According the United States Food and Drug Administration (FDA) coconut oil is perfectly harmless. It is included among the FDA’s exclusive GRAS (Generally Regarded as Safe) list of food substances. To be included on this list requires rigorous testing to confirm that the item is safe. Coconut oil is given a GRAS classification of “1,” which is the highest or safest category within the GRAS list. According to the FDA this means that all available studies and historical data have shown that there is “no evidence” that shows or even “suggests” that coconut oil is harmful in any way.7

It is ironic that Dr. Michels calls coconut oil a poison, because it has proven to be not only harmless, but highly effective in saving the lives of people who have ingested actual poisons. The medical literature has described numerous instances in which coconut oil has been used in hospital settings as an antidote to otherwise fatal poisonings. For instance, the use of coconut oil has become a routine practice in some hospitals in the treatment of aluminum phosphide poisoning.8 Aluminum phosphide is a common poison used for rodent control. There is no other known antidote and poisonings are almost always fatal unless treated with coconut oil.

Using coconut oil to nullify the effects of poisons is not that unusual. Researchers have known for many years about the detoxifying properties of coconut oil. Numerous animal studies have shown that coconut oil blocks the deleterious effects of a number of different chemical toxins. Coconut oil has been shown to alleviate the effects of at least 36 known toxins ranging from industrial solvents to aflatoxin.9

Calling coconut oil a pure poison only illustrates Dr. Michels’ lack of knowledge about coconut oil, which makes anything she says about it totally unreliable.

There Are No Studies That Show Any Health Benefits to Coconut Oil

One of the most common arguments given in an attempt to discredit coconut oil is to claim that there is no evidence proving coconut oil has any health benefits. When a doctor or professor makes this statement, he or she is inferring that there are no studies to support the use of coconut oil as a healthy fat. They are counting on the listener to take their word on this simply because they are considered an expert. In reality, what they are doing is exposing their own ignorance and lack of knowledge on the subject.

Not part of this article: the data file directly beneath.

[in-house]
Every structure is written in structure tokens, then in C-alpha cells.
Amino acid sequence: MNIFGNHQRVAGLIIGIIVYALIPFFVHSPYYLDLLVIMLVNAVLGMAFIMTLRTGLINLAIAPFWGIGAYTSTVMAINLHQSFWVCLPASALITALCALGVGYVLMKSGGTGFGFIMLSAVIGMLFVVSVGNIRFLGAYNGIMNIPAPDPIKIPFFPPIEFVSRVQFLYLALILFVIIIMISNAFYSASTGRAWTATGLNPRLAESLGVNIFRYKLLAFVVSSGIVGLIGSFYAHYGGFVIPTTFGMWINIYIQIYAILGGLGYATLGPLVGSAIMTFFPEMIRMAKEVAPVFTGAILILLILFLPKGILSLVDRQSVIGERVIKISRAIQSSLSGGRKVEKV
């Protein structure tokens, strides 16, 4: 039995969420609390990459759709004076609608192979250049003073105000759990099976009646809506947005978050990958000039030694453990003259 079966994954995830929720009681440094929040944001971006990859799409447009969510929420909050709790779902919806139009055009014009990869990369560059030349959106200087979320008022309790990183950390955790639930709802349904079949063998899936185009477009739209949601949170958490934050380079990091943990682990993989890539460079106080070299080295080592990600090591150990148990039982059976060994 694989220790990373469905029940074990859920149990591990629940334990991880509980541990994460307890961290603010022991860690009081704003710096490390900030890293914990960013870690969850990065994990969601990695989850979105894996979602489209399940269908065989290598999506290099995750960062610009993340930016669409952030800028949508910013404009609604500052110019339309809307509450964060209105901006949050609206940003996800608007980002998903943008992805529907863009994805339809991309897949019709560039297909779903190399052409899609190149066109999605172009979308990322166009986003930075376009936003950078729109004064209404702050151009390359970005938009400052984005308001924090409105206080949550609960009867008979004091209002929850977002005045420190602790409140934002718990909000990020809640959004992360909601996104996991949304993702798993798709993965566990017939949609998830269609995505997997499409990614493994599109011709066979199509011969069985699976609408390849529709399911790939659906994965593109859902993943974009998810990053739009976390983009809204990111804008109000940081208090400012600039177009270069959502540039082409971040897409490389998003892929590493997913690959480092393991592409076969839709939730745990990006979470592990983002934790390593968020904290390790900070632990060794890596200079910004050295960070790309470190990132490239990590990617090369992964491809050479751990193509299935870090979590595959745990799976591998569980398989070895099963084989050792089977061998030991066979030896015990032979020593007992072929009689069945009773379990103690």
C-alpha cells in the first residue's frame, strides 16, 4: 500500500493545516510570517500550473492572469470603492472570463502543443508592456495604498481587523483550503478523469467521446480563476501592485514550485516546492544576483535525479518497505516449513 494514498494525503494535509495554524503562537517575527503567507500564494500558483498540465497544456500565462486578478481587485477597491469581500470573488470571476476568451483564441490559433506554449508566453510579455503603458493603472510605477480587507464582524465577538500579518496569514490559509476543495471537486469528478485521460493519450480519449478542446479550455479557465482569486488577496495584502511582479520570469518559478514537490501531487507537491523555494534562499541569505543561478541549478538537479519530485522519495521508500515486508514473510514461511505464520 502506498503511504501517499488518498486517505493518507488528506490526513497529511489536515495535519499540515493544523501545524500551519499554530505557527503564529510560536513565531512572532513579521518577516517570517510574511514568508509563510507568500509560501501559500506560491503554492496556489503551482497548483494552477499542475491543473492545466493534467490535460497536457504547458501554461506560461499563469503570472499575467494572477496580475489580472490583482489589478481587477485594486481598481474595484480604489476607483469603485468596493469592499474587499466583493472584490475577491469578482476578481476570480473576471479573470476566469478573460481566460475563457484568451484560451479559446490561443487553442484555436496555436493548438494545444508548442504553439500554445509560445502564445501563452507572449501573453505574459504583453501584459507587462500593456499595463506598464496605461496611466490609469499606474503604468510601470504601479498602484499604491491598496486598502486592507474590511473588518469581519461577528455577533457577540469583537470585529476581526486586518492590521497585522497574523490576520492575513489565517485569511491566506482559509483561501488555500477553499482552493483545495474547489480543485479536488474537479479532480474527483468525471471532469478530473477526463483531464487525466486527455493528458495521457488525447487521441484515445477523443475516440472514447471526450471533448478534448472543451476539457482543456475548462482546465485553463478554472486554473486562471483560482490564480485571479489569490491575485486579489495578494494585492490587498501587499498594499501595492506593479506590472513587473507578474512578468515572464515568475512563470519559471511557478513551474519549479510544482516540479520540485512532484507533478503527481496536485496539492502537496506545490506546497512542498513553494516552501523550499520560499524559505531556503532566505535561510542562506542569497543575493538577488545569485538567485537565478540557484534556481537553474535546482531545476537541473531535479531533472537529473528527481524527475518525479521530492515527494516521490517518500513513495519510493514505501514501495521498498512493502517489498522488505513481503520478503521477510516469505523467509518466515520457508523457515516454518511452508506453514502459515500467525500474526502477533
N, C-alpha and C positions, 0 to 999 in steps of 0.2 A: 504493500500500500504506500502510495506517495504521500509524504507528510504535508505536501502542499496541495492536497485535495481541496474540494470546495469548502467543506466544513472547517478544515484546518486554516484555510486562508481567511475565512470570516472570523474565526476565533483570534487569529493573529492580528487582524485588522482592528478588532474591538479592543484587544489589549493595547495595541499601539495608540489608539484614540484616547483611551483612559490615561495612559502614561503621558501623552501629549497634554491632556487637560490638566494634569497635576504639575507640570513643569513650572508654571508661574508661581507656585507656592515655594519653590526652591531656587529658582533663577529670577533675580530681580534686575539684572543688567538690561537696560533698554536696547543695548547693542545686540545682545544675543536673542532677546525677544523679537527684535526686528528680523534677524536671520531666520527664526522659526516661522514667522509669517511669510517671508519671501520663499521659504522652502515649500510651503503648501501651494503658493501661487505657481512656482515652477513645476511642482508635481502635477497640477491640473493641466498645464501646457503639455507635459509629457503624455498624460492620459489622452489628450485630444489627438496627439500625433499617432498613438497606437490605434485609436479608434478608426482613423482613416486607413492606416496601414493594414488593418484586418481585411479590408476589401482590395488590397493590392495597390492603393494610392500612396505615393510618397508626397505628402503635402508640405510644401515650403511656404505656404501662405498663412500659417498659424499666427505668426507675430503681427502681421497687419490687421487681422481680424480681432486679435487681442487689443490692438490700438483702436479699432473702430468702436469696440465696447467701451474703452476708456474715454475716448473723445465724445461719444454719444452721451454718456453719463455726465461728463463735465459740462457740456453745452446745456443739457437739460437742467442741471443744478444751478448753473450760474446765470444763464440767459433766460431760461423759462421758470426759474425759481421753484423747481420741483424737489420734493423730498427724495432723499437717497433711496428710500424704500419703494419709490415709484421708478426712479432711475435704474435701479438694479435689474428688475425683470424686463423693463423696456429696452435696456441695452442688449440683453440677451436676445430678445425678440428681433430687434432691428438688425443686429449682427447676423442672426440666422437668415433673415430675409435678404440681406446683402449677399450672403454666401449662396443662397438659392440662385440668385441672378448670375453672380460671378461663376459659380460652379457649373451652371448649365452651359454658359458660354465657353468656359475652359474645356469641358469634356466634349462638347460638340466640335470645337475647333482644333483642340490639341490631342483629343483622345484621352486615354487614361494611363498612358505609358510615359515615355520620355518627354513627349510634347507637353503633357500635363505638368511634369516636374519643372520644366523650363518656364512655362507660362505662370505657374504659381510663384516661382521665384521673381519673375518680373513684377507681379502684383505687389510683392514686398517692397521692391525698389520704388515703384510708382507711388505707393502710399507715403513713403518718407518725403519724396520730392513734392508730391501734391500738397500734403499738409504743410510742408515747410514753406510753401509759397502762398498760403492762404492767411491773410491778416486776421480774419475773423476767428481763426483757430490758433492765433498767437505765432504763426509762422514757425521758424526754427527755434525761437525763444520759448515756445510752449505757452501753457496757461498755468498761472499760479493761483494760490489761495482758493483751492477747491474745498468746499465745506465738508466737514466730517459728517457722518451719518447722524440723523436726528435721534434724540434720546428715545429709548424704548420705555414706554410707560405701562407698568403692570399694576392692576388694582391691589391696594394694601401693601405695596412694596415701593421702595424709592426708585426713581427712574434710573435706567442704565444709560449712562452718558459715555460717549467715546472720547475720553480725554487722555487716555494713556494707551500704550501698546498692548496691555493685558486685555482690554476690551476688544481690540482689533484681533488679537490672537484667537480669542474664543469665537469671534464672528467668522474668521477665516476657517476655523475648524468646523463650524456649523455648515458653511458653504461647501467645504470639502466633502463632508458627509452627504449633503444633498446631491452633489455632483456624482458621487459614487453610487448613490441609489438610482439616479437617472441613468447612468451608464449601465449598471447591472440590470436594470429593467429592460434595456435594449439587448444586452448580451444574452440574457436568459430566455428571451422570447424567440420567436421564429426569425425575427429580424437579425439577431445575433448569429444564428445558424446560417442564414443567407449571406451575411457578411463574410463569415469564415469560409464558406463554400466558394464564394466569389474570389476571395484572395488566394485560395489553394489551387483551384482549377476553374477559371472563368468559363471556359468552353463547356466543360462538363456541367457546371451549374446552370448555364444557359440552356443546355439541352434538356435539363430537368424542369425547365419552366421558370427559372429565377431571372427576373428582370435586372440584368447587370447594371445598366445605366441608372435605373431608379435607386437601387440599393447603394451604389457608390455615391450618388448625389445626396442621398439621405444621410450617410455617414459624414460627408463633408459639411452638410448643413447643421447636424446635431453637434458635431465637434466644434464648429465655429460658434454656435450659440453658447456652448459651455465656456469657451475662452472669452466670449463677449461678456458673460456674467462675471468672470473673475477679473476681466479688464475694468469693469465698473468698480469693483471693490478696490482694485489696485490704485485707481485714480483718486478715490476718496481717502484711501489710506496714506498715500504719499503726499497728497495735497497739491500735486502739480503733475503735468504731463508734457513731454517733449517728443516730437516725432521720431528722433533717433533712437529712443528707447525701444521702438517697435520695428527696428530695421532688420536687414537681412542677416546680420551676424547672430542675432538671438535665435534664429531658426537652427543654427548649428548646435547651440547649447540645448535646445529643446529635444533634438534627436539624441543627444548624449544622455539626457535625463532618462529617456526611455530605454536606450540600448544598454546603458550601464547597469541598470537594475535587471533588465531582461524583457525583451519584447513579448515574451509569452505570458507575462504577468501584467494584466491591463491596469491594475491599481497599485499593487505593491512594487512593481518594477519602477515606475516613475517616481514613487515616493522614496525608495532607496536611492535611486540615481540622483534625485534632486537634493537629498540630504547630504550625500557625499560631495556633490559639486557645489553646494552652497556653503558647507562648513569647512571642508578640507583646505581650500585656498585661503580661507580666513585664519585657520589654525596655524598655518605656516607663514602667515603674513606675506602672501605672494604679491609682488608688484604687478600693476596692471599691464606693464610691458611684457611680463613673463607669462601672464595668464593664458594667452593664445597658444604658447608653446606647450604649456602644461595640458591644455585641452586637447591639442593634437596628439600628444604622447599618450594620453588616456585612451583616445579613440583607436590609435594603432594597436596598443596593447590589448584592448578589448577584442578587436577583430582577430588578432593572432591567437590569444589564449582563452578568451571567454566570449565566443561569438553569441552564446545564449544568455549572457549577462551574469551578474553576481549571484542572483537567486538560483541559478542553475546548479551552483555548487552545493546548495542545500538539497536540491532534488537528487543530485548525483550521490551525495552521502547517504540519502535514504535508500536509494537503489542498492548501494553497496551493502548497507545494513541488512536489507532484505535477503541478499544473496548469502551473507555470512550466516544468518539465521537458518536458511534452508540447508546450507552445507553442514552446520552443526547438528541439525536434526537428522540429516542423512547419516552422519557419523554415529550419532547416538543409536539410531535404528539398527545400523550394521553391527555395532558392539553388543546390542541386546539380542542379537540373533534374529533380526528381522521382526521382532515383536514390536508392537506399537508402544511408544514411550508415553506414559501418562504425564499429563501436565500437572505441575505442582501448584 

When someone makes this type of statement it means they have not bothered to make even the slightest effort to find the facts. If they had, they would have found an abundance of information and research on coconut oil describing its many health benefits. Currently, there are over 10,000 studies on coconut oil listed in the medical literature. Most of these studies can be easily accessed on the internet.

If you go to my website, and look under the heading “Medical Research,” you will find a listing of hundreds of studies. Here you will find references to an abundance of published studies showing the therapeutic or beneficial effects of coconut oil on cardiovascular health, immune function, cancer, diabetes, liver and kidney health, digestive function, weight management, and much more. To say that there is no evidence for the health benefits of coconut oil is totally wrong and indicates that the speaker is either woefully ignorant, too lazy to do any research, or lying.

If you want to know the truth about saturated fats and coconut oil you should not listen to professors who have no idea what they are talking about, instead listen to researchers who have actually researched the topic. One of the reasons why Dr. Michels’ comments received such notoriety is because of her association with Harvard. Being a Harvard professor gives a person some air of authority. However, there are other Harvard professors who are far more qualified than Dr. Michels on this subject, who have studied and published works on the health effects of coconut oil. One group of Harvard researchers that includes George L. Blackburn, MD, PhD, Edward Mascioli, MD, and Vigan K. Babyan, PhD state,

“Coconut oil has an important medical role to play in nutrition, metabolism, and health care. Indeed, properly formulated and utilized, coconut oil may be the preferred vegetable oil in our diet and the special hospital foods used promoting patient recovery.”

These researchers made this statement after having spent years studying the health effects of coconut oil and other fats. Their comments hold far more authority than a biostatistician who apparently has never even bothered to do even an internet search on the subject.


  1. Assuncao, ML, et al. Effects of dietary coconut oil on the biochemical and anthropometric profiles of women presenting abdominal obesity. Lipids 2009;44:593-601.
  2. Khaw, KT, et al. Randomised trial of coconut oil, olive oil or butter on blood lipids and other cardiovascular risk factors in healthy men and women. BMJ Open 2018;8:e020167.
  3. Dehghan, M, et al. Associations of fats and carbohydrate intake with cardiovascular disease and mortality in 18 countries from five continents (PURE): a prospective cohort study. Lancet 2017;390:2050-2062.
  4. Praagman, J, et al. The association between dietary saturated fatty acids and ischemic heart disease depends on the type and source of fatty acid in the European Prospective Investigation into Cancer and Nutrition-Netherlands cohort. Am J Clin Nutr 2016;103:356-365.